Office Culture and Well-Being: Why Hiring Diverse Candidates is Not the First Step
Whether you’re on LinkedIn, reading a philanthropy-focused publication, or consuming any other news piece, you likely have seen an influx of organizations prioritizing hiring people of color. The new shift is being heralded as a much-awaited change in America, a reckoning in our society, an acknowledgment of white privilege, and the commitment to inclusion and equity. If we look beyond the headlines, are these shifts truly reflective of change? Are the appointments of people of color to leadership roles a representation of commitment to equity or are they actions to assuage white guilt and a subversive effort to further solidify white supremacy?
This article sets out to answer some of the questions organization leaders may have about how best to address equity and diversity within their organizations.
We want to diversify our organization. What should we do first?
As noted in the article “Fundraisers Bill of Rights—Creating Equitable Partnerships” from the April 2021 issue of Advancing Philanthropy, charitable organizations should undergo an intensive review of policies and practices to ensure their employees of color and professionals from other systemically non-dominant cultures have the ability to thrive in the same capacity as their white peers.
A first step is to audit your current work environment and policies that include organizational leadership and staff, especially those who are more likely to have been impacted by inequities within the organization. A second step will require a transparent examination of why the organization was founded, who was appointed to lead the organization, and why those decisions may have innately excluded certain people.
Hiring candidates from diverse backgrounds is the right thing to do if we want to combat racism, right?
Systemic issues require systemic solutions. Before pursuing and hiring candidates from diverse backgrounds, organizations must acknowledge and hold themselves accountable for how their business practices uphold systemic racism. If you’re finding that your organization lacks diversity, it may not solely be due to a lack of diversity in the candidate pipeline. People choose jobs based on how the position fits within their career, the organization’s culture, and their potential for growth. If the organization doesn’t have any leaders of color, does not have a track record of promoting people of color, and does not have an equitable and inclusive culture, then how can the organization attract candidates from diverse backgrounds? The answer: it cannot. Before focusing on hiring candidates from diverse backgrounds, an organization should prioritize analyzing their business practices and culture.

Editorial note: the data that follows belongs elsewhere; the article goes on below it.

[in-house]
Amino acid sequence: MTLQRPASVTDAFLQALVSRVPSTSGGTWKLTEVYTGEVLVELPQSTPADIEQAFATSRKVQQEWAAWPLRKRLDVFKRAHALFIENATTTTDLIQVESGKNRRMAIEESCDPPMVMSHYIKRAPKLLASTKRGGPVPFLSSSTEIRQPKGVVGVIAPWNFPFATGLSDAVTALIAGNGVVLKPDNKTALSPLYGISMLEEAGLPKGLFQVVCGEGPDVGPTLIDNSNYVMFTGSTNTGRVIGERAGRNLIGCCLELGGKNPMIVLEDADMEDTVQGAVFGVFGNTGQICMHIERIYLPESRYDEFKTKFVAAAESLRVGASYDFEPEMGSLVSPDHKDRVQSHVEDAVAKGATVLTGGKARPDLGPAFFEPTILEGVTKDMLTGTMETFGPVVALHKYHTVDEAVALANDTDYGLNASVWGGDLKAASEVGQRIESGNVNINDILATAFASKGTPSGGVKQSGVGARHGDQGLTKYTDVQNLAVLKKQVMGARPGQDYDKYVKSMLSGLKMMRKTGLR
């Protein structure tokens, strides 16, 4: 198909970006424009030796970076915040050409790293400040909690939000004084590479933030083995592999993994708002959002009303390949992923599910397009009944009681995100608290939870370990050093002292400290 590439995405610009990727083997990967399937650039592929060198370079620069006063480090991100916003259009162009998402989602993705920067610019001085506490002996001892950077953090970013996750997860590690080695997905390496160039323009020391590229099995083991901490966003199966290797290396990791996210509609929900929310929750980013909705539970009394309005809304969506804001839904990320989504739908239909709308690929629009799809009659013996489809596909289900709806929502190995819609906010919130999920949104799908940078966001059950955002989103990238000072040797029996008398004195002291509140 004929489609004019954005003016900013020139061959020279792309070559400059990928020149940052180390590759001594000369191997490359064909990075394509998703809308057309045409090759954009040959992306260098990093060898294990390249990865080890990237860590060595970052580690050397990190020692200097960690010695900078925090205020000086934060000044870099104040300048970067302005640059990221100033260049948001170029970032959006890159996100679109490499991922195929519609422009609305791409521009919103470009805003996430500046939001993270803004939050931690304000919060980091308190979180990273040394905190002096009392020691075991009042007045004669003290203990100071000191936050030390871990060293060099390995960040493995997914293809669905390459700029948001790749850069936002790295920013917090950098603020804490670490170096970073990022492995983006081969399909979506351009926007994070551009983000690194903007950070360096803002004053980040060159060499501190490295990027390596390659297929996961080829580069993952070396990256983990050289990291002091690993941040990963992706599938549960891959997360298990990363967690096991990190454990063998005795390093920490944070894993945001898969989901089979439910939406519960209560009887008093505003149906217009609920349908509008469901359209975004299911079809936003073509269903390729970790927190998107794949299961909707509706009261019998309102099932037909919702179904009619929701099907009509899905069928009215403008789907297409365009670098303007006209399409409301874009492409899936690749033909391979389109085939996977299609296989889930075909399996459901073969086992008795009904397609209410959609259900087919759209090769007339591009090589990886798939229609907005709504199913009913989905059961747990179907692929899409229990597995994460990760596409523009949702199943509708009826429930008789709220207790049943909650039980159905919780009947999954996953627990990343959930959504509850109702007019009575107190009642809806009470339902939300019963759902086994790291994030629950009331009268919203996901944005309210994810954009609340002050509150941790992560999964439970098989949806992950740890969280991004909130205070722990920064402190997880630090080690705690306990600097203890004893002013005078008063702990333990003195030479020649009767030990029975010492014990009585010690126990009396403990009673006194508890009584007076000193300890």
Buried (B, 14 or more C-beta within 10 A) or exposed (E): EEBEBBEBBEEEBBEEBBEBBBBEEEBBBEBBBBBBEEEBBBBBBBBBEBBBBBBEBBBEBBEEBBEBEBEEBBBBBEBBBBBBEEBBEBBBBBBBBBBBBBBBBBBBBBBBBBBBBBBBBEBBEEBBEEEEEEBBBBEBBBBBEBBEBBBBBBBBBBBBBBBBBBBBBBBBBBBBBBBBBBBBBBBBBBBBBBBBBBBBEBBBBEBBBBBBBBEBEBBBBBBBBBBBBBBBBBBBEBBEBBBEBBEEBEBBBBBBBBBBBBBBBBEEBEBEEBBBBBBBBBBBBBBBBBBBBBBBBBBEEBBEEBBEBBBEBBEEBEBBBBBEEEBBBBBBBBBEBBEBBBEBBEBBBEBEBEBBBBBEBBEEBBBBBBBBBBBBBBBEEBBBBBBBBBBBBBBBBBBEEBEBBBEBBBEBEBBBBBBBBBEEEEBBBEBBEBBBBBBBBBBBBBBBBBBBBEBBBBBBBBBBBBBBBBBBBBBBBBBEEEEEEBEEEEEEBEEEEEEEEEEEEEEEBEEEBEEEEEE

Systemic issues require systemic solutions. Before pursuing and hiring candidates from diverse backgrounds, organizations must acknowledge and hold themselves accountable for how their business practices uphold systemic racism.
I recently read that we hire people that remind us of ourselves. If I am not a person of color, how do I connect with candidates from diverse backgrounds?
Since the murder of George Floyd and the protests that ensued as a result, many organizations find themselves in a position of desperation to avoid being characterized as racist. As such, we are seeing an influx of diversity hiring initiatives that were developed quickly and not thoroughly vetted for efficacy and sustainability.
Due to this uptick, prospective candidates feel the anxiety of recruiters and hiring managers to fulfill their organization’s diversity quotas through disingenuous LinkedIn connections and random outreach emails. These connections with candidates from diverse backgrounds lack integrity since their sole intention is only to ask the candidate to fill the gaps in diversity at the organization.